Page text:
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- A credit card cash advance is money you borrow from your credit card’s credit limit. You can either withdraw it from the ATM or head to the bank to withdraw it.
- While a cash advance is quick and easy, it comes with very high interest fees – expect to pay an APR of 25% or higher, with no grace period before you start accruing interest.
- Credit card cash advances can also affect your credit utilization, a major factor that determines your credit score.
- If you need extra cash to pay the bills, consider carrying a balance on your credit card instead. You’ll usually pay a lower APR, and if you’re lucky you could even take advantage of an introductory APR offer.
- Also consider your options for deferring payments. Many lenders are currently offering their customers flexibility with payments.
With more than 20 million people filing for unemployment recently, paying the bills is a struggle for many. And if you don’t have an emergency fund, you may be turning to other options to make ends meet.
If you’ve lost a source of income or are otherwise unable to pay off your accounts, the opportunity to take out a cash advance on your credit card could also seem like a viable option. But is it? Here’s what you need to think about before you turn to your plastic.
First, the interest rate is going to be high, as much as double the rate that it is on your credit card, says Adrian Nazari, CEO of Credit Sesame, a credit and loan company. For many popular credit cards, the cash-advance APR is 25% to 27% percent. You won’t have a grace period, meaning you immediately accrue interest.
Your credit card issuer will likely charge you an additional fee (typically 3% to 5% of the total amount advanced, with a $10 minimum), he says. And if you use an ATM that isn’t affiliated with your credit card, you’ll rack up even more fees.
« We see many borrowers have the amount they owe on the card balloon substantially after a cash advance, eating into available credit and putting them at risk of additional fees and larger monthly payments, » says Jeremy Lark, senior manager of operations for GreenPath Financial Wellness, a provider of debt management and counseling.
It could affect your credit score
Understand, too, that adding to the balance to your credit card will increase your credit utilization and work against your credit score. The higher your credit utilization, the bigger the negative impact on your credit score, since your amounts owed accounts for 30% of your score.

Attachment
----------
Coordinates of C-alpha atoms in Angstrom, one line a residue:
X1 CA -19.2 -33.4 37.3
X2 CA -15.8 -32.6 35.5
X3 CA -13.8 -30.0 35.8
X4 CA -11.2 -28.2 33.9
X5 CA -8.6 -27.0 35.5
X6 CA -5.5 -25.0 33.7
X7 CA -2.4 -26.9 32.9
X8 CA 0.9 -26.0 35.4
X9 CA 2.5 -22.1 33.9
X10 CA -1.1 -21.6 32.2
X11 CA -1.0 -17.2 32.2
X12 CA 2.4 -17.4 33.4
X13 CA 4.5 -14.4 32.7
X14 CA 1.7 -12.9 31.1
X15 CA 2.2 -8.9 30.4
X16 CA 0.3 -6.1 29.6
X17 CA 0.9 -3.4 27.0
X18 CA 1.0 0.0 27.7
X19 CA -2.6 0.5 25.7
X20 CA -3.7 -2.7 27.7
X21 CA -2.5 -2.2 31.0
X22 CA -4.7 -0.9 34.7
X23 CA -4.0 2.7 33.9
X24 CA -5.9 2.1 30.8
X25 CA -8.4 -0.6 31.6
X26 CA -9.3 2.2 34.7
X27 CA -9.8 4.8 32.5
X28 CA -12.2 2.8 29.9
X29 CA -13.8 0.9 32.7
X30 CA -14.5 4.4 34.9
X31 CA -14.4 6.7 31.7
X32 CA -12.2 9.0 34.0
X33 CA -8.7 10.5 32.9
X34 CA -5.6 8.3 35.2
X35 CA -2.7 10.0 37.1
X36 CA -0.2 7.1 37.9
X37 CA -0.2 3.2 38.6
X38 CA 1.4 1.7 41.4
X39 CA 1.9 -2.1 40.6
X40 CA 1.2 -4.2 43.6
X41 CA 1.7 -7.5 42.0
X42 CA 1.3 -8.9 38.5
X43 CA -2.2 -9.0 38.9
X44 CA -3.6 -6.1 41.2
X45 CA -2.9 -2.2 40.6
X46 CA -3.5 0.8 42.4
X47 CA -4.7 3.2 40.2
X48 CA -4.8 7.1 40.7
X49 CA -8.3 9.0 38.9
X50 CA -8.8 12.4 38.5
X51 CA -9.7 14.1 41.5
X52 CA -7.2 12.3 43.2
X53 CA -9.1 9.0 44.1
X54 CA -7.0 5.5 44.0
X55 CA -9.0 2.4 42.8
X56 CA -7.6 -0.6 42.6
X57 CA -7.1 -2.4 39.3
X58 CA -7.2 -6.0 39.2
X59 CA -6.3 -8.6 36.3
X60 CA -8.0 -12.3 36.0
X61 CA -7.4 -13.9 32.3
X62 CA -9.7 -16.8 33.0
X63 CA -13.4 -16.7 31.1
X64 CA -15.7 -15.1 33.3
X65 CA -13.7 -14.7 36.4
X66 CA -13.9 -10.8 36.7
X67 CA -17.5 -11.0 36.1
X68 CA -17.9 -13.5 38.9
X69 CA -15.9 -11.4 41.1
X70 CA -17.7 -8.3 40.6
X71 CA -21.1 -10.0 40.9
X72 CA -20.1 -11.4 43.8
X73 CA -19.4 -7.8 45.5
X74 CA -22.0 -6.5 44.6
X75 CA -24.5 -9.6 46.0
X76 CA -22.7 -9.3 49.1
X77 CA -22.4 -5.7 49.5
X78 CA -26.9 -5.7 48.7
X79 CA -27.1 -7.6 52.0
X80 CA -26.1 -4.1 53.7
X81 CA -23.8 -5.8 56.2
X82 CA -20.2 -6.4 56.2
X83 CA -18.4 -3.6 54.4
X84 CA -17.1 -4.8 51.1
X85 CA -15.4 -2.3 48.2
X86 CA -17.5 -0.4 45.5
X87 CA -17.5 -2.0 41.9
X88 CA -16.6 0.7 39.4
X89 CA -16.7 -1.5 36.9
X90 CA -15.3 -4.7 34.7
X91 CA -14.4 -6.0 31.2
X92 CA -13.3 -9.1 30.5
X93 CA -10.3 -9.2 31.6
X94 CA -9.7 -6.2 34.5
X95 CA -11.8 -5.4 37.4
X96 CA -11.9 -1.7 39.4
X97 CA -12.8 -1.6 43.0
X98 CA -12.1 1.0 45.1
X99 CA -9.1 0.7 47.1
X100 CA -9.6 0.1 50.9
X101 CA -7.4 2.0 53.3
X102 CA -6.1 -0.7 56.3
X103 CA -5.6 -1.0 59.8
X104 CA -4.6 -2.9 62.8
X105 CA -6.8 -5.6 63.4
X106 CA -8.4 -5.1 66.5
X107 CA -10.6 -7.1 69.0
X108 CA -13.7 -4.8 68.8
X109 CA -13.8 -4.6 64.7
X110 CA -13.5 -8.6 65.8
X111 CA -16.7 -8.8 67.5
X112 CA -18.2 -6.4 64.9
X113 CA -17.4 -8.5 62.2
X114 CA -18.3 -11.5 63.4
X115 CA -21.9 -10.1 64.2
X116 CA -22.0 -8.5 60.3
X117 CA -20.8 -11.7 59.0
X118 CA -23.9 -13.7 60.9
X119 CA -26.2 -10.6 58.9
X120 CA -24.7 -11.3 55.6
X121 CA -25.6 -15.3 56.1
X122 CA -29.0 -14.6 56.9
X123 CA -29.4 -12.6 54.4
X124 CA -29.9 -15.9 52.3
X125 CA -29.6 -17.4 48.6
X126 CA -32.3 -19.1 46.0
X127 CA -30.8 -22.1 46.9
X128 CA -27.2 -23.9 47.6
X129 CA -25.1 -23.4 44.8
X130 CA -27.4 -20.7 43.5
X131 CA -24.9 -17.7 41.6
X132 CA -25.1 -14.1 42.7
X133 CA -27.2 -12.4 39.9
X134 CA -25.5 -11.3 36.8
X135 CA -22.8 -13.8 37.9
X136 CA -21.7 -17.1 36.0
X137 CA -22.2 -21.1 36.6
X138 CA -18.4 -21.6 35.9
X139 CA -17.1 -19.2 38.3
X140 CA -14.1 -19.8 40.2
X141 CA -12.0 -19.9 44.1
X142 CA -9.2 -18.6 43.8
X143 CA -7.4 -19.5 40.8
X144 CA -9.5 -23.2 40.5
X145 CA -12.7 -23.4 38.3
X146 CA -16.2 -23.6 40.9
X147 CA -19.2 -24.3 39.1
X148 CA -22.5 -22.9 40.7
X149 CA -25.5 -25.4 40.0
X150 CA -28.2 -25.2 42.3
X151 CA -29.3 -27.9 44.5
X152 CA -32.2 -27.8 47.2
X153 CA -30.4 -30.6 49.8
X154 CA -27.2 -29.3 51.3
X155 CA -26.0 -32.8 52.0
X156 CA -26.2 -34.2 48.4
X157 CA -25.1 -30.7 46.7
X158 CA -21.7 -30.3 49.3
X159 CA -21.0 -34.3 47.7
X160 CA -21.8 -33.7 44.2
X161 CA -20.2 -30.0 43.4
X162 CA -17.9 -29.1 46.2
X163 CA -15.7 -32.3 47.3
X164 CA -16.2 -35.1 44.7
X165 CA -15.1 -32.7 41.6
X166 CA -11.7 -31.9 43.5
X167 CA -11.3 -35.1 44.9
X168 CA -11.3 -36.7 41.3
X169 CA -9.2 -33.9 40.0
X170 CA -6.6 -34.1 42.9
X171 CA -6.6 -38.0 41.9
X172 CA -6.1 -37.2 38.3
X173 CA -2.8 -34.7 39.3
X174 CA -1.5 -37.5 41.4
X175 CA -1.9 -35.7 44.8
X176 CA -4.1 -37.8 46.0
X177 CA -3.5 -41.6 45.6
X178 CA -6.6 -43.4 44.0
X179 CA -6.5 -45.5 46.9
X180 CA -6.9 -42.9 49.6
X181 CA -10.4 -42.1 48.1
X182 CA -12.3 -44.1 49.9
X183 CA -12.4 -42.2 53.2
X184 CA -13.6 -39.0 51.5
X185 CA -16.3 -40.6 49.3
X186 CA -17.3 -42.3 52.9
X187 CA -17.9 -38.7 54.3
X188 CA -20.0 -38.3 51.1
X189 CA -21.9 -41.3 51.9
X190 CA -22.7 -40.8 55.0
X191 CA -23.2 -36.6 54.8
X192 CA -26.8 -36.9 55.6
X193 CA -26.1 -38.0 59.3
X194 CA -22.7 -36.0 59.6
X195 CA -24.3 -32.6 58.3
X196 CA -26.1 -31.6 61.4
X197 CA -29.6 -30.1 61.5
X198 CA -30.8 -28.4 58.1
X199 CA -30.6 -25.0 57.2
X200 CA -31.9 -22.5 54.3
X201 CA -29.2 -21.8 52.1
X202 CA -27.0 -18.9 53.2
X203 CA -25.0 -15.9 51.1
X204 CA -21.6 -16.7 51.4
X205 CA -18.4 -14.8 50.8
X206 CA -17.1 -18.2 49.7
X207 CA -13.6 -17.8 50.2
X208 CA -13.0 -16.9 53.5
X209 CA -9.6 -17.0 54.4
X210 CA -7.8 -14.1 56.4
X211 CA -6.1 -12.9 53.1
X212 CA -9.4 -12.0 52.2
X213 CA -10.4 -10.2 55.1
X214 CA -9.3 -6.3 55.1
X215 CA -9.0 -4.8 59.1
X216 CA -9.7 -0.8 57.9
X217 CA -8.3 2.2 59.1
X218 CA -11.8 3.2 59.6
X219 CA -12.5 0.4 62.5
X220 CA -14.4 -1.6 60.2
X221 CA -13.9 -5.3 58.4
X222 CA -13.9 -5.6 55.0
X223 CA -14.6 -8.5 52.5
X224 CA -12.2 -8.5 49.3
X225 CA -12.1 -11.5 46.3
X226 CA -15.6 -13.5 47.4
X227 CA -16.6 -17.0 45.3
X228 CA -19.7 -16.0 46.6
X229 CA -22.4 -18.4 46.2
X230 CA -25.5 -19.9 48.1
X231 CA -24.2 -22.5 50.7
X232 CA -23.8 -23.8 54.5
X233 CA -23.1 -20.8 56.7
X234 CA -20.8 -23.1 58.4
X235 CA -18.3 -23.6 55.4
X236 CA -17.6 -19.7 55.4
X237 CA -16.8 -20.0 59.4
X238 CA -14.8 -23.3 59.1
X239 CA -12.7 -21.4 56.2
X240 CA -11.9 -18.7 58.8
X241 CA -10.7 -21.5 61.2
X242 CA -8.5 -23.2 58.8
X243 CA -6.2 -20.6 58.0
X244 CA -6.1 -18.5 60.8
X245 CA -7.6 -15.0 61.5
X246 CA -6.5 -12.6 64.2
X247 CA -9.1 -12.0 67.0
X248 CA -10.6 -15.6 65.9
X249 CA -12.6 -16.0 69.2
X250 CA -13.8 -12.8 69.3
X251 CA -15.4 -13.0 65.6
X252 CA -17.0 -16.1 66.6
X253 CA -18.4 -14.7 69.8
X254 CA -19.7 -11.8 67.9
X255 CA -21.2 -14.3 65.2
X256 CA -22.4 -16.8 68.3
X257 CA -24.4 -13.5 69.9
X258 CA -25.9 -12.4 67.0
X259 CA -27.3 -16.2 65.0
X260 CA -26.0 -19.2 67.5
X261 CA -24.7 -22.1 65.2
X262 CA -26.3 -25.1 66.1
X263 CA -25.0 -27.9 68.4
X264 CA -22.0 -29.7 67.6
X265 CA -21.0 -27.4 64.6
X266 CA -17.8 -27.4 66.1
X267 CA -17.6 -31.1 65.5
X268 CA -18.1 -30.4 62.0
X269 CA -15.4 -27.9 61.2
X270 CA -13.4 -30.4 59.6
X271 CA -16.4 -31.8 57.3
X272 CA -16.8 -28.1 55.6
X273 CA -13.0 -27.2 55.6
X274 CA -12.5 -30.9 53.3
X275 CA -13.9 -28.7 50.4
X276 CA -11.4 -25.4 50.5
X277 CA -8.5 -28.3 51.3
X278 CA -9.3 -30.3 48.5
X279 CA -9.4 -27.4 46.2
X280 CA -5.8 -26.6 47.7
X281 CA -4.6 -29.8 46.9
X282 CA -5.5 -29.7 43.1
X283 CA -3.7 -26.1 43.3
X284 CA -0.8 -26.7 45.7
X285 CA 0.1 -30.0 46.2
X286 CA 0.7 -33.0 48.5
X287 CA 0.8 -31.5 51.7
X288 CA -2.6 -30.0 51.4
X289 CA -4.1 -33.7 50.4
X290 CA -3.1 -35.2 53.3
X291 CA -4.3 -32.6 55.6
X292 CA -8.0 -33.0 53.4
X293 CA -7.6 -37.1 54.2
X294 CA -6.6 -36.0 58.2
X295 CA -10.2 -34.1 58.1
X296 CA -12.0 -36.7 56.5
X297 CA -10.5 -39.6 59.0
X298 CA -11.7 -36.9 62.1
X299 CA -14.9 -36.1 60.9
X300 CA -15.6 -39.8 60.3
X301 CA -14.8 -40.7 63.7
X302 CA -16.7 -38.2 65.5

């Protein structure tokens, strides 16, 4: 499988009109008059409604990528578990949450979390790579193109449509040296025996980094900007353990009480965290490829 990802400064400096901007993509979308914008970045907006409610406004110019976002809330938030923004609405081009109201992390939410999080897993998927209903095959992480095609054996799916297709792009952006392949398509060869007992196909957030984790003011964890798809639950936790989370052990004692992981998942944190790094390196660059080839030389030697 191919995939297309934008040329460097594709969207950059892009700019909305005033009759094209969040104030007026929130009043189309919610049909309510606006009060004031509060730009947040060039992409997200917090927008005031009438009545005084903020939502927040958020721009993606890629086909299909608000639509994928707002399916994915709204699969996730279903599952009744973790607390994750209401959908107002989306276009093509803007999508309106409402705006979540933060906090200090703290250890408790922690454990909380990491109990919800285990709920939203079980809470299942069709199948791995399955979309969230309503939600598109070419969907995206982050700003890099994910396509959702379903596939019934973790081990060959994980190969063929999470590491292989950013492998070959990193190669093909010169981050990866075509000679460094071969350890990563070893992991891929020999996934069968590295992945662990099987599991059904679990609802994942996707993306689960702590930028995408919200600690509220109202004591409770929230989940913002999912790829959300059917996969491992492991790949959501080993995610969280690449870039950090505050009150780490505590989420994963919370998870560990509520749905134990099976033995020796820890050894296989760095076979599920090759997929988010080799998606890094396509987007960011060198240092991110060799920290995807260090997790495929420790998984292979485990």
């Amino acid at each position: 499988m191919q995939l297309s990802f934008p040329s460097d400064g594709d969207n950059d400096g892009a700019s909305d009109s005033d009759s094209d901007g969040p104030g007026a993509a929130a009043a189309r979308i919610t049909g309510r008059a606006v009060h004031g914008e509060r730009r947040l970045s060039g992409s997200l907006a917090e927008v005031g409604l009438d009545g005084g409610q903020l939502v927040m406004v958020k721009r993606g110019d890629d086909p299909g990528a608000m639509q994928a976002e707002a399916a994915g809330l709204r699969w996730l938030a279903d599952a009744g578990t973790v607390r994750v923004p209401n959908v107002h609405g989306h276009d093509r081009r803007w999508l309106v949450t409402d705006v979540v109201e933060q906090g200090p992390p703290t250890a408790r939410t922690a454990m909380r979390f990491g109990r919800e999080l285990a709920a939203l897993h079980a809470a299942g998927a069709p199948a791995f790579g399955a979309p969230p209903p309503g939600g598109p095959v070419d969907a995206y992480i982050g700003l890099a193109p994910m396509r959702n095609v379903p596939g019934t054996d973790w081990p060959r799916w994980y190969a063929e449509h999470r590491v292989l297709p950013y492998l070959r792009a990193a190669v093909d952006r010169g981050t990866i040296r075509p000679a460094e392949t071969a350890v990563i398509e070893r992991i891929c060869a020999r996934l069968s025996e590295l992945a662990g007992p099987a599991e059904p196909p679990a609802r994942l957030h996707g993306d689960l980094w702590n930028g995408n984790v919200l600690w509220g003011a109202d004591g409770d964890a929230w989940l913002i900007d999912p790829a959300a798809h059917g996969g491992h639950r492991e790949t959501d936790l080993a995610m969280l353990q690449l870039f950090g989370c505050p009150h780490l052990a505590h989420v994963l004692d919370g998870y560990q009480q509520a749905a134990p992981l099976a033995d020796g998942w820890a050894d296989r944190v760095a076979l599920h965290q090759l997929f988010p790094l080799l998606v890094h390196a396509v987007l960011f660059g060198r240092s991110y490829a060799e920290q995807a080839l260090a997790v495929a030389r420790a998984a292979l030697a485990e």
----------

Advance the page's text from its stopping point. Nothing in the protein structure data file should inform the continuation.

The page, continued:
No safety net if your money is stolen
You’re out of luck if your cash advance money is lost or stolen. You don’t have the safety net you’d have if there was an unauthorized transaction on a credit card.
T0p alternatives to a credit card cash advance
You get that a credit card cash advance shouldn’t be your first option when an emergency rises. But you still need money in your pocket. There are a couple of other choices to consider.
Carry a balance on your card
Charging on your credit card is probably a better idea than getting a cash advance. Bob Castaneda, program director for Walden University’s MS in Finance program, says, « It’s more beneficial for people to make regular transactions instead of getting a cash advance, due to lower interest rates and the potential of earning reward points. »
If you have a credit card that offers an introductory APR period, you could be able to avoid interest fees for a period of time. If you don’t, it could be worth applying for a credit card like the Citi® Double Cash Card or the Citi Simplicity® Card, though note that issuers have been tightening their approval standards recently so it may be challenging to get one of these cards now.
See if you can get deferments on other bills like student loans or mortgage payments. Given the pandemic, many lenders are open to such arrangements.
Consider a personal loan
See if you can get a personal loan through a credit union. Their interest rates are typically a bit lower. Says Lark, « Even a loan that is installment vs. compound interest like on a credit card can be a smart play if accessible and save quite a bit of money on interest in the long run. »